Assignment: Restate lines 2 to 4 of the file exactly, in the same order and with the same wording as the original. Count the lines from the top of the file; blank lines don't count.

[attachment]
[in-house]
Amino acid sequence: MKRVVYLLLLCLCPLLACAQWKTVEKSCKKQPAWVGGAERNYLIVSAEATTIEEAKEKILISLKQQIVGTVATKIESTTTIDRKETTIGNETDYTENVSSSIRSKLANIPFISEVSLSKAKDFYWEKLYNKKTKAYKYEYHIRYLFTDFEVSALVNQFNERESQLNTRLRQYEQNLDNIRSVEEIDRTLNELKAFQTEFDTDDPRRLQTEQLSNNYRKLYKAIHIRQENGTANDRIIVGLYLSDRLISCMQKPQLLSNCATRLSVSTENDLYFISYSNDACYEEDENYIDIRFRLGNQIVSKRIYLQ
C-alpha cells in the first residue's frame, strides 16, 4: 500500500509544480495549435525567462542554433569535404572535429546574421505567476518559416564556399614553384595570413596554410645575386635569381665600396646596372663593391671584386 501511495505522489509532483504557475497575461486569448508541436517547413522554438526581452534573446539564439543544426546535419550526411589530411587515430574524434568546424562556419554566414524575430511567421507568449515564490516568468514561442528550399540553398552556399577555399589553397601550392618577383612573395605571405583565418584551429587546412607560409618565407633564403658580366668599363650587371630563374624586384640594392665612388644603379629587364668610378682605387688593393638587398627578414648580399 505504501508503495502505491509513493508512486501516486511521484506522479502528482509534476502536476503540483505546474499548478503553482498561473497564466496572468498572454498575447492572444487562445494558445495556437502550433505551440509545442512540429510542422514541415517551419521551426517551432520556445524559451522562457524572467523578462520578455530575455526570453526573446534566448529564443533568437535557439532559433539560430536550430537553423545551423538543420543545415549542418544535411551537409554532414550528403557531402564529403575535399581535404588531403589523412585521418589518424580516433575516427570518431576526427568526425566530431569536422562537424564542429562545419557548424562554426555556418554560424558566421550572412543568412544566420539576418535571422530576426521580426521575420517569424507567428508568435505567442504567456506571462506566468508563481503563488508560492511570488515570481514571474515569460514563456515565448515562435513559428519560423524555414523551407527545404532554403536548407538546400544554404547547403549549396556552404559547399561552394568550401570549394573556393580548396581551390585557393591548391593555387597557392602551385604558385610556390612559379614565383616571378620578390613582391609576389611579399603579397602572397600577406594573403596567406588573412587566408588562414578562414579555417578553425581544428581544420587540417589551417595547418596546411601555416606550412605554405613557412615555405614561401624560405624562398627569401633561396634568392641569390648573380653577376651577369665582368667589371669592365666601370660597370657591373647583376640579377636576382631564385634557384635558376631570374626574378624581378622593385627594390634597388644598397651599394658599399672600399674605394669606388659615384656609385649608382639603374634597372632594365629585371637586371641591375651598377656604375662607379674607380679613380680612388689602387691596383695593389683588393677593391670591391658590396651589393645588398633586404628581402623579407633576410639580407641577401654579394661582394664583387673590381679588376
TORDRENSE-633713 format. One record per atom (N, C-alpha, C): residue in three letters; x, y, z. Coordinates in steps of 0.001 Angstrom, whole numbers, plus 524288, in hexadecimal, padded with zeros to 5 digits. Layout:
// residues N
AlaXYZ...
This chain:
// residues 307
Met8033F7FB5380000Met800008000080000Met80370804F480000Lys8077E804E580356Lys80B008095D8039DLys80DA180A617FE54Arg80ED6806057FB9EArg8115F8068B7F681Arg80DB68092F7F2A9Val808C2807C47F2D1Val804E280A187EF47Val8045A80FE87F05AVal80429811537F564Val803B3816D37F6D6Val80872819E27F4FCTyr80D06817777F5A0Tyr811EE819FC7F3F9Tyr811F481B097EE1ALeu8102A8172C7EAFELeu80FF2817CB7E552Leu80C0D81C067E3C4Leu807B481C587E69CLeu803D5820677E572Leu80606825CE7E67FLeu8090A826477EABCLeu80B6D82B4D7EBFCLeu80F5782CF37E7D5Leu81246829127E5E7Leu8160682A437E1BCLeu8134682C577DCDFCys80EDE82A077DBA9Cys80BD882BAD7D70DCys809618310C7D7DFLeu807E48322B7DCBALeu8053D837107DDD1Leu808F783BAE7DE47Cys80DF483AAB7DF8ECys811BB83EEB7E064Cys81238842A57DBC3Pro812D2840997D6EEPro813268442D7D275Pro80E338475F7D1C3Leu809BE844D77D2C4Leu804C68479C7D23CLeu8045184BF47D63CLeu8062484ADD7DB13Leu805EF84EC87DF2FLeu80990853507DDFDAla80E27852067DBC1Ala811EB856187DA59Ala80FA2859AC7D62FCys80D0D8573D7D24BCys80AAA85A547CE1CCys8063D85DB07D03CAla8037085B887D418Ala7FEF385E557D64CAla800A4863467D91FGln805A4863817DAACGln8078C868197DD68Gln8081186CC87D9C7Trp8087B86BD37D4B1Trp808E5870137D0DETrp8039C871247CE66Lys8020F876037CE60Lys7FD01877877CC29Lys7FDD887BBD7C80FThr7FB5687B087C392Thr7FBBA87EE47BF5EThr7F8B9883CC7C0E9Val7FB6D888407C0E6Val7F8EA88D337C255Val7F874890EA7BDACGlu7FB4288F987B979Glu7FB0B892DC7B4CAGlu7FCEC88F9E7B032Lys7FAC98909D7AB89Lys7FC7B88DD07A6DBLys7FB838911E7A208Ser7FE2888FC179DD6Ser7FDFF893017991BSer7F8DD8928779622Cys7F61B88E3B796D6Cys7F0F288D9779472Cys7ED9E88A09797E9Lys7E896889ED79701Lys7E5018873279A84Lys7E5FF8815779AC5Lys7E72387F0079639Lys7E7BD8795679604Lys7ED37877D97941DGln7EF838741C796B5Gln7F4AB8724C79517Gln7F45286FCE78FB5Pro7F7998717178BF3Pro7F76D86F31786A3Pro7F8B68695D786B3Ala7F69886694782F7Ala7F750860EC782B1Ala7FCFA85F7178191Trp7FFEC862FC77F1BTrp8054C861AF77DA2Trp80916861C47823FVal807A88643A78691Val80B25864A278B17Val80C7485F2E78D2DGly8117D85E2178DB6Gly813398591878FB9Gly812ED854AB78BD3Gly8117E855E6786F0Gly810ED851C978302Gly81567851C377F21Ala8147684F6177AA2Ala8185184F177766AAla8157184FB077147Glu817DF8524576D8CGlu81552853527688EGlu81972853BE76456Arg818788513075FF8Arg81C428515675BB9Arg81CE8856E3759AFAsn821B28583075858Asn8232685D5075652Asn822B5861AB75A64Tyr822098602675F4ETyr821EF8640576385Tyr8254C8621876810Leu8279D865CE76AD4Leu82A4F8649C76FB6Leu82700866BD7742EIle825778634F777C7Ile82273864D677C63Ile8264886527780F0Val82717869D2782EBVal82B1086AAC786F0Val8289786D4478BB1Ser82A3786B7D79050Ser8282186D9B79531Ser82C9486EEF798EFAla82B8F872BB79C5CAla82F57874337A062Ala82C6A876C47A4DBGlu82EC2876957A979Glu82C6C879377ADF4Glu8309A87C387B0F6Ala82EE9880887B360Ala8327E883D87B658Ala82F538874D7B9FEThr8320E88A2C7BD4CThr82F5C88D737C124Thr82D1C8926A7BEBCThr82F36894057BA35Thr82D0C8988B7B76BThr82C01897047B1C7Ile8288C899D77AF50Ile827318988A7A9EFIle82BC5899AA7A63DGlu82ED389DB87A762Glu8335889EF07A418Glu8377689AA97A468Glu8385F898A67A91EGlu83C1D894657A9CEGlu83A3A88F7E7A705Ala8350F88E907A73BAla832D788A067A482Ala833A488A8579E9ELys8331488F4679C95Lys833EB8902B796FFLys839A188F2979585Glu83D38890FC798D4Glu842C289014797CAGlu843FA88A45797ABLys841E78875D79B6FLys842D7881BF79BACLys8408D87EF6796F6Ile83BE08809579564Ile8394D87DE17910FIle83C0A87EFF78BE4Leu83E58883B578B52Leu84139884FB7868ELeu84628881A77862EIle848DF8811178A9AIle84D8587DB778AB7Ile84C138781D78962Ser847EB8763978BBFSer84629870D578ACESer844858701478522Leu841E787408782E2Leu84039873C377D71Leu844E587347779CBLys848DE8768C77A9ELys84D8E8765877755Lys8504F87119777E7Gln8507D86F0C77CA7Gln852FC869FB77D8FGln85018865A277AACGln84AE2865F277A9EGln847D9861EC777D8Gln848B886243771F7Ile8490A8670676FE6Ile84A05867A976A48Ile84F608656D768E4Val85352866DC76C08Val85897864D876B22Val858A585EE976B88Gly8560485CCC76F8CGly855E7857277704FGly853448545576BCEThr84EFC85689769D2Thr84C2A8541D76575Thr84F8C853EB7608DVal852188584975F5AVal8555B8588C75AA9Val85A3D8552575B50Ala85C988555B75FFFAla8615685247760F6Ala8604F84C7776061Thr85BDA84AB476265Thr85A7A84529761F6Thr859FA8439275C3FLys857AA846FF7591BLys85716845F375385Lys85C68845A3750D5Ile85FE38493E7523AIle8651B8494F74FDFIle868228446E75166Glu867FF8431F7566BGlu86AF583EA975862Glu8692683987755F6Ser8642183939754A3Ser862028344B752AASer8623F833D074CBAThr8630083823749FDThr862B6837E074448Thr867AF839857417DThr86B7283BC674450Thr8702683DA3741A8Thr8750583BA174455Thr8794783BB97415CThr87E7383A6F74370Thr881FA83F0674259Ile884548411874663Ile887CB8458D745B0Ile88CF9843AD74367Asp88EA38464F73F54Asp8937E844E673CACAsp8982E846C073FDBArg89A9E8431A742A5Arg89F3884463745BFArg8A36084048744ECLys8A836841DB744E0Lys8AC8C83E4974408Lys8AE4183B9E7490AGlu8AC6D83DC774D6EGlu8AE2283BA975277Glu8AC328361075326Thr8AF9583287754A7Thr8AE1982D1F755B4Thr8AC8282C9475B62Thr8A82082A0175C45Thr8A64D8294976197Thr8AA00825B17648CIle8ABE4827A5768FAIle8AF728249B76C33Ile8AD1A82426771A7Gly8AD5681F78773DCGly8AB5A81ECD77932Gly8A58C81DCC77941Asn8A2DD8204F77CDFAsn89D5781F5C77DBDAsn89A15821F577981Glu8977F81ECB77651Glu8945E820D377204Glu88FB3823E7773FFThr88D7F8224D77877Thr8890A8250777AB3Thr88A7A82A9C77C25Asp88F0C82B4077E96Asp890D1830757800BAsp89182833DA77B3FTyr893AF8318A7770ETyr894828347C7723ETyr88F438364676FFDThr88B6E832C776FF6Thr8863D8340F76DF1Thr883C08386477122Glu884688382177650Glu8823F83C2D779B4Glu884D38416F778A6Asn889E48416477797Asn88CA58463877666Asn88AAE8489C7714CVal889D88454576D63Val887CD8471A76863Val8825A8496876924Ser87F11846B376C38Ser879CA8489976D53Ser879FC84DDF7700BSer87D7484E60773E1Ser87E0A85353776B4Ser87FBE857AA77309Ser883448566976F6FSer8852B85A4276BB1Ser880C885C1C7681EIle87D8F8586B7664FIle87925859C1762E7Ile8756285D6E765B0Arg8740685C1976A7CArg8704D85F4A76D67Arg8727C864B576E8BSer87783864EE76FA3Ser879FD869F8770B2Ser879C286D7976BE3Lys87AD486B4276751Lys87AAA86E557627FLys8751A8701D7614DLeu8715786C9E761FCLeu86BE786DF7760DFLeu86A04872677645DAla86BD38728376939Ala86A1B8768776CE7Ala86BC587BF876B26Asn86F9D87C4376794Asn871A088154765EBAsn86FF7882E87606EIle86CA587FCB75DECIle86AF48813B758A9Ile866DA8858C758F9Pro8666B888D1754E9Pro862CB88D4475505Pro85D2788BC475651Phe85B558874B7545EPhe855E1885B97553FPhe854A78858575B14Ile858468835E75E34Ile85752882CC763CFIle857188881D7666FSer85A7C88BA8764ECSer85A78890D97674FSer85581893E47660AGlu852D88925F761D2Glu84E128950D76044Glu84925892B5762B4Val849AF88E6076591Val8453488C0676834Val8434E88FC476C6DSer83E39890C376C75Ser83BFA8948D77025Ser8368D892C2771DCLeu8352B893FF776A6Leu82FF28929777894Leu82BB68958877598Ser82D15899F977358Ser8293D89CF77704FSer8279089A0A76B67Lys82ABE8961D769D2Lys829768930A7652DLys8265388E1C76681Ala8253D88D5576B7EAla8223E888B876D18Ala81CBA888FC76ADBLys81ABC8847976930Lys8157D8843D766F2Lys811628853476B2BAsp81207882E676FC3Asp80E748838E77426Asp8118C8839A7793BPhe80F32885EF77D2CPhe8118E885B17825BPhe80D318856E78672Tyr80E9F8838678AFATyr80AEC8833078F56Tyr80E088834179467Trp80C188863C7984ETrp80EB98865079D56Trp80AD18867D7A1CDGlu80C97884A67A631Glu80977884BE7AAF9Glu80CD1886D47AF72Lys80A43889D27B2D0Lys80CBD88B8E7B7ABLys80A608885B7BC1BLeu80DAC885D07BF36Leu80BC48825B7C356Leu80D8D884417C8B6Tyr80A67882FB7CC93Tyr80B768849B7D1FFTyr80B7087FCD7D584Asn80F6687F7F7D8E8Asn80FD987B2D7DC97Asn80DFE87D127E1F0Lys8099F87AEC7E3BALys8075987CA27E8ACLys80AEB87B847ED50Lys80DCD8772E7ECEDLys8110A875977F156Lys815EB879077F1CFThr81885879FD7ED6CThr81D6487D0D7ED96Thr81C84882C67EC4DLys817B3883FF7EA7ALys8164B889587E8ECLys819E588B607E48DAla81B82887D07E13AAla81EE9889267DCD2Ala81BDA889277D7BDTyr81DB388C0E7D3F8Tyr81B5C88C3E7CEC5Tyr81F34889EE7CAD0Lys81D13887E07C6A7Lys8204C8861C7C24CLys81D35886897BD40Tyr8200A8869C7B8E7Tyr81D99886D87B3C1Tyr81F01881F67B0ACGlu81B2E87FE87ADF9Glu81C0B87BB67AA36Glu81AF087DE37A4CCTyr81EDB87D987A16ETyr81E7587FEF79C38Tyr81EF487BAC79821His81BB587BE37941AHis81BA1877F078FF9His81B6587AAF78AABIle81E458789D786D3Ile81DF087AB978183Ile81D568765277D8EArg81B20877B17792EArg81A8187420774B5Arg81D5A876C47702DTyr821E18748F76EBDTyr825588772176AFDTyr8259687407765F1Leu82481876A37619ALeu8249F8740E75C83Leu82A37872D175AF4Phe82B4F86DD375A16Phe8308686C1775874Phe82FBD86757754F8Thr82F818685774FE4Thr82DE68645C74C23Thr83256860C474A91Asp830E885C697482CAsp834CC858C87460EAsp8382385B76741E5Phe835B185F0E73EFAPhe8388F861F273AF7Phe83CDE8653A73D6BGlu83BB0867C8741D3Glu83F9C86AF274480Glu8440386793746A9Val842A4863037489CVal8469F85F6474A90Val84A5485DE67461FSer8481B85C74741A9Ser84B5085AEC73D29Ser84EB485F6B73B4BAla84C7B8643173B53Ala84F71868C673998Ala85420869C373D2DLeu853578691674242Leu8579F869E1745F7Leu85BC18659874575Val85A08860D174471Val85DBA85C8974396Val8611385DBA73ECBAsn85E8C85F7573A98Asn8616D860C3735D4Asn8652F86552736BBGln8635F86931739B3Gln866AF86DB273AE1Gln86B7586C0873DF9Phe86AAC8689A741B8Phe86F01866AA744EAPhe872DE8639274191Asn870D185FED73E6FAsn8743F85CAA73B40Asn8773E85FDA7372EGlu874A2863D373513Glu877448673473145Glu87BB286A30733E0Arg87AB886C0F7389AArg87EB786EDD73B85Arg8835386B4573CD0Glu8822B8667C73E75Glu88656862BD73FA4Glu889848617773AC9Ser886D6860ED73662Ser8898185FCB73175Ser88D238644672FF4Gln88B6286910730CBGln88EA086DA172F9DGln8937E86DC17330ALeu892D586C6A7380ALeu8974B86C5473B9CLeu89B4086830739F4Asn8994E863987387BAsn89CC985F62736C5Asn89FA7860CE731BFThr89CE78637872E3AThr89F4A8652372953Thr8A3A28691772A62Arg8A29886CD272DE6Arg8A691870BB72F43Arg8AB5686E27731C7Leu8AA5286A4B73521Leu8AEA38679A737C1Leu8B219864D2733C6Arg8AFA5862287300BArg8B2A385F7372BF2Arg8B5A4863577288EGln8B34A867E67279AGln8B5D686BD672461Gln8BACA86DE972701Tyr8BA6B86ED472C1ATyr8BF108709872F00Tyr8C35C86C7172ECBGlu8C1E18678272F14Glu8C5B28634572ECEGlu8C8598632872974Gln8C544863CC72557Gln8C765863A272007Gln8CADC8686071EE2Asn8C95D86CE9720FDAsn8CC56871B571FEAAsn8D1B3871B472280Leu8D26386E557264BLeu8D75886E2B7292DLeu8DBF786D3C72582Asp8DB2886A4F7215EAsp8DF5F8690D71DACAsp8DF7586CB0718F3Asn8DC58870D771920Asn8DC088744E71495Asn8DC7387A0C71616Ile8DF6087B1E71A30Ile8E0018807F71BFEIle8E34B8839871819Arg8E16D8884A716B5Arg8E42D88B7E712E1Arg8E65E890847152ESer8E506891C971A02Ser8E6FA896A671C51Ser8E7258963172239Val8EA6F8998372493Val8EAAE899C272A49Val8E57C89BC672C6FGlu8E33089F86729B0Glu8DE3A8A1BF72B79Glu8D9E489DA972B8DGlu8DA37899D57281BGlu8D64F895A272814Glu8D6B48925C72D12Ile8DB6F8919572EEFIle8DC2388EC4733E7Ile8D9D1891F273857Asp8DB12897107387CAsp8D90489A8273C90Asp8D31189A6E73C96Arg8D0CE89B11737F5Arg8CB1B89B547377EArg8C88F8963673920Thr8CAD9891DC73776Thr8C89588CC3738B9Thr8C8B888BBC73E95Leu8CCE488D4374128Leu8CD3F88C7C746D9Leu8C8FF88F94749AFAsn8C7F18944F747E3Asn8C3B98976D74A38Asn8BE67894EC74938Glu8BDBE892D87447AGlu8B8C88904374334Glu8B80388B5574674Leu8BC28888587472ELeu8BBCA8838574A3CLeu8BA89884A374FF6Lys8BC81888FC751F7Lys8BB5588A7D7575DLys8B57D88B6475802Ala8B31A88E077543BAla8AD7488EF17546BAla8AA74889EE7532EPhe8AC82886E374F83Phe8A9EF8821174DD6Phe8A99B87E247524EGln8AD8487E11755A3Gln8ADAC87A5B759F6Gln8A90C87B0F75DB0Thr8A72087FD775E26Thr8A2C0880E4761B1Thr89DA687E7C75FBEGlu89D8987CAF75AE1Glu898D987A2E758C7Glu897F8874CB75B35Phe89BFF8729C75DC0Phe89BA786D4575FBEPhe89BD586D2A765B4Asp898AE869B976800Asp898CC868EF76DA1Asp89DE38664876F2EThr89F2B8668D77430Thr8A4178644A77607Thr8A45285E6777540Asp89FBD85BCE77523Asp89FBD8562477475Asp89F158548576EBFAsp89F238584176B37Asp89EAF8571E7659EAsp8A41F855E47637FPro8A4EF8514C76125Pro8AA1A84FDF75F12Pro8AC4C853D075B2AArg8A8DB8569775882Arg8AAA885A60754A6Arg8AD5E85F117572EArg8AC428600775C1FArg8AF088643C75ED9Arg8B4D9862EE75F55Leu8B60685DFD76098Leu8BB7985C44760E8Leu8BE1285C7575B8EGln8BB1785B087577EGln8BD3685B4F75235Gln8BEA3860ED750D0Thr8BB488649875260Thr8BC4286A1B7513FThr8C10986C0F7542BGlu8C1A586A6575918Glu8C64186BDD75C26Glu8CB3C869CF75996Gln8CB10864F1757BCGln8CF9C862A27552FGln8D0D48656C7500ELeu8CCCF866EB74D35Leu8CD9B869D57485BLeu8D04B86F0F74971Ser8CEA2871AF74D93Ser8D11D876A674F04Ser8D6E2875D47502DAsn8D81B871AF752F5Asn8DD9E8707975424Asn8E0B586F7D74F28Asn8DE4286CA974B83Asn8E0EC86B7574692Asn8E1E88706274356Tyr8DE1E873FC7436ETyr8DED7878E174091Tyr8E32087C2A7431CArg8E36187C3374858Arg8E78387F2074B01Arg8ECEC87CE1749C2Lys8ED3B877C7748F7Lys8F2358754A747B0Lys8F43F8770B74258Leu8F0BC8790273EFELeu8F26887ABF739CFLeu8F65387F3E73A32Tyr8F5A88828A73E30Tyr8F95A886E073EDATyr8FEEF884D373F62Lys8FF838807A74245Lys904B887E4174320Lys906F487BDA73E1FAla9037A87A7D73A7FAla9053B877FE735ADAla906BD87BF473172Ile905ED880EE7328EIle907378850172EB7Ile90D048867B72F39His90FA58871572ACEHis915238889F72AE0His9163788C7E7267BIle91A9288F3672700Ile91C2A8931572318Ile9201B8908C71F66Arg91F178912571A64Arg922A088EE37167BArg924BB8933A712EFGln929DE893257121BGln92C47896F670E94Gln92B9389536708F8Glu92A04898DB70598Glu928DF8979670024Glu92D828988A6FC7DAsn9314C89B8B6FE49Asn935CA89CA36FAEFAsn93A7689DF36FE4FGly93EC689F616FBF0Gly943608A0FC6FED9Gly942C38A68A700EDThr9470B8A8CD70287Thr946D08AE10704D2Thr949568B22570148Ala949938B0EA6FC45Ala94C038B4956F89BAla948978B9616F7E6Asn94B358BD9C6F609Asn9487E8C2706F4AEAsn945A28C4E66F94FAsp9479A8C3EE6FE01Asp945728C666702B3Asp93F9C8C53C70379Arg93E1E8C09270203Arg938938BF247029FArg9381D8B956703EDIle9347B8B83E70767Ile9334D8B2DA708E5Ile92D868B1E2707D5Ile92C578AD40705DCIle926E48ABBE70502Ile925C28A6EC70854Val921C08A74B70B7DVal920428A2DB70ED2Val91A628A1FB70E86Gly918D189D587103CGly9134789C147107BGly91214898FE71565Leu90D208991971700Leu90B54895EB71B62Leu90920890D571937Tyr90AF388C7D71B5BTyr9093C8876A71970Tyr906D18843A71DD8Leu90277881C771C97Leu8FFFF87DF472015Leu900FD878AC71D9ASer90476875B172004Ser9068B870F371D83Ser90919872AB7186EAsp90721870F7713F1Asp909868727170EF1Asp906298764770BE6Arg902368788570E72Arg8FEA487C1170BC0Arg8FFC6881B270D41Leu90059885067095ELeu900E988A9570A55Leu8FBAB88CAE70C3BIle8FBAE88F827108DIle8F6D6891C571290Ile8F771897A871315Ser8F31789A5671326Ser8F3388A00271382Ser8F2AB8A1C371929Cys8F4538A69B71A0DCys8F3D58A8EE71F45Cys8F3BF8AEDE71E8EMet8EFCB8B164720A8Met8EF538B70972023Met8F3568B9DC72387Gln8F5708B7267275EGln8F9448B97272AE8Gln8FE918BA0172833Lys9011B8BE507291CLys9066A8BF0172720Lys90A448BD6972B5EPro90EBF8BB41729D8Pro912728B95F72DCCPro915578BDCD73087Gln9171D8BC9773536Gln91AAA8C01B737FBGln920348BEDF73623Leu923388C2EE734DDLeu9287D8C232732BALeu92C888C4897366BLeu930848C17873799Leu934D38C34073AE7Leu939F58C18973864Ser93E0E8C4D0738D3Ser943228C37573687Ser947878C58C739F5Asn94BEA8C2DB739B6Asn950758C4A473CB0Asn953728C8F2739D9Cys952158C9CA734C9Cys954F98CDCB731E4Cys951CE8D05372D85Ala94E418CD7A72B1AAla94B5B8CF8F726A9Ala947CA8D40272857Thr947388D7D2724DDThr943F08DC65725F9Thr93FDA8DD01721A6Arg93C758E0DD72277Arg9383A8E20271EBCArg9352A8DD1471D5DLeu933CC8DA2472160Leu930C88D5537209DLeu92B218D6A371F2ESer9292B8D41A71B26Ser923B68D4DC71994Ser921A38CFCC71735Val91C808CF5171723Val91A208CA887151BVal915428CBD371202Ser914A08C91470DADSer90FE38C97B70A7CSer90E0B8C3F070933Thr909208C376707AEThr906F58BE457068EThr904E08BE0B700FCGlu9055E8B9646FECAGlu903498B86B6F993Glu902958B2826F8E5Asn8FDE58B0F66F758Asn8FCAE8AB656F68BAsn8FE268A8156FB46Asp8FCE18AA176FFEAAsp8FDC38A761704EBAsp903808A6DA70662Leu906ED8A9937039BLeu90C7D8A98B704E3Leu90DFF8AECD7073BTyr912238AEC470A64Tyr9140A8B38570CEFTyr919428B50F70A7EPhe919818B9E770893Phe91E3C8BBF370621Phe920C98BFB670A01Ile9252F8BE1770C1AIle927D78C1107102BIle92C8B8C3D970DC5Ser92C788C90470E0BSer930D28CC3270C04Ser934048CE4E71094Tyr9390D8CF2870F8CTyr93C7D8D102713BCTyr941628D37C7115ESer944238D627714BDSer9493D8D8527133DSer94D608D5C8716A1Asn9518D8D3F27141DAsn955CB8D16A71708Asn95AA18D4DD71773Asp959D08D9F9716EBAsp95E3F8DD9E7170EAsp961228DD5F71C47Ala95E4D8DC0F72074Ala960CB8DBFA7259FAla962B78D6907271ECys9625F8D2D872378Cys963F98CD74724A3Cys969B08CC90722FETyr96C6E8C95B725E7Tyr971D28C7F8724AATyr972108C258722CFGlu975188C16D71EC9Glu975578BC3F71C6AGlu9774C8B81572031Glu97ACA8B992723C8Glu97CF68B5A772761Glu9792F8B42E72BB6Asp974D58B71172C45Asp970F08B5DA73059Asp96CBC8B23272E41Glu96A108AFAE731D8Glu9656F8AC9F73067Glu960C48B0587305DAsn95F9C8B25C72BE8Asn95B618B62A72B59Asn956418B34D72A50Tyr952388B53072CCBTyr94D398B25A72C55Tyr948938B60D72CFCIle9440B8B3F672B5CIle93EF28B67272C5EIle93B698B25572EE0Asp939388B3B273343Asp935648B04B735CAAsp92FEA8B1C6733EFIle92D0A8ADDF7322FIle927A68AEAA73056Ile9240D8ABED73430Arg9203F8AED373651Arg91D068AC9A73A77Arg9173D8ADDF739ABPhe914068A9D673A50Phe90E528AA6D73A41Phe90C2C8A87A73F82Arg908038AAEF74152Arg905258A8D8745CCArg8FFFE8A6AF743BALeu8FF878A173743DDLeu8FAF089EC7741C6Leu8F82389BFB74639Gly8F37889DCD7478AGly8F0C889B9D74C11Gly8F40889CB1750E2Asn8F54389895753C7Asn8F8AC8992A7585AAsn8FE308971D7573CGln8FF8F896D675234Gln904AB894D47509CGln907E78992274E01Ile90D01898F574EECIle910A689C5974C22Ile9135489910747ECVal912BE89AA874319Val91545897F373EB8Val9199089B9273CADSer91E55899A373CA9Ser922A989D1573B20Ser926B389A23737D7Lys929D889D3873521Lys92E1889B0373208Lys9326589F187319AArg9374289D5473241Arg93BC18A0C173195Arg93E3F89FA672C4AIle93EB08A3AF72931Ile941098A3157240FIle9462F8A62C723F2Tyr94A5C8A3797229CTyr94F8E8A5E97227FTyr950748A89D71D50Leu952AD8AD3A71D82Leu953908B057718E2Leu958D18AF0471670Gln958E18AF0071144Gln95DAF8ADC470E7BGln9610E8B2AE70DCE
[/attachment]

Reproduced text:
Amino acid sequence: MKRVVYLLLLCLCPLLACAQWKTVEKSCKKQPAWVGGAERNYLIVSAEATTIEEAKEKILISLKQQIVGTVATKIESTTTIDRKETTIGNETDYTENVSSSIRSKLANIPFISEVSLSKAKDFYWEKLYNKKTKAYKYEYHIRYLFTDFEVSALVNQFNERESQLNTRLRQYEQNLDNIRSVEEIDRTLNELKAFQTEFDTDDPRRLQTEQLSNNYRKLYKAIHIRQENGTANDRIIVGLYLSDRLISCMQKPQLLSNCATRLSVSTENDLYFISYSNDACYEEDENYIDIRFRLGNQIVSKRIYLQ
C-alpha cells in the first residue's frame, strides 16, 4: 500500500509544480495549435525567462542554433569535404572535429546574421505567476518559416564556399614553384595570413596554410645575386635569381665600396646596372663593391671584386 501511495505522489509532483504557475497575461486569448508541436517547413522554438526581452534573446539564439543544426546535419550526411589530411587515430574524434568546424562556419554566414524575430511567421507568449515564490516568468514561442528550399540553398552556399577555399589553397601550392618577383612573395605571405583565418584551429587546412607560409618565407633564403658580366668599363650587371630563374624586384640594392665612388644603379629587364668610378682605387688593393638587398627578414648580399 505504501508503495502505491509513493508512486501516486511521484506522479502528482509534476502536476503540483505546474499548478503553482498561473497564466496572468498572454498575447492572444487562445494558445495556437502550433505551440509545442512540429510542422514541415517551419521551426517551432520556445524559451522562457524572467523578462520578455530575455526570453526573446534566448529564443533568437535557439532559433539560430536550430537553423545551423538543420543545415549542418544535411551537409554532414550528403557531402564529403575535399581535404588531403589523412585521418589518424580516433575516427570518431576526427568526425566530431569536422562537424564542429562545419557548424562554426555556418554560424558566421550572412543568412544566420539576418535571422530576426521580426521575420517569424507567428508568435505567442504567456506571462506566468508563481503563488508560492511570488515570481514571474515569460514563456515565448515562435513559428519560423524555414523551407527545404532554403536548407538546400544554404547547403549549396556552404559547399561552394568550401570549394573556393580548396581551390585557393591548391593555387597557392602551385604558385610556390612559379614565383616571378620578390613582391609576389611579399603579397602572397600577406594573403596567406588573412587566408588562414578562414579555417578553425581544428581544420587540417589551417595547418596546411601555416606550412605554405613557412615555405614561401624560405624562398627569401633561396634568392641569390648573380653577376651577369665582368667589371669592365666601370660597370657591373647583376640579377636576382631564385634557384635558376631570374626574378624581378622593385627594390634597388644598397651599394658599399672600399674605394669606388659615384656609385649608382639603374634597372632594365629585371637586371641591375651598377656604375662607379674607380679613380680612388689602387691596383695593389683588393677593391670591391658590396651589393645588398633586404628581402623579407633576410639580407641577401654579394661582394664583387673590381679588376
TORDRENSE-633713 format. One record per atom (N, C-alpha, C): residue in three letters; x, y, z. Coordinates in steps of 0.001 Angstrom, whole numbers, plus 524288, in hexadecimal, padded with zeros to 5 digits. Layout: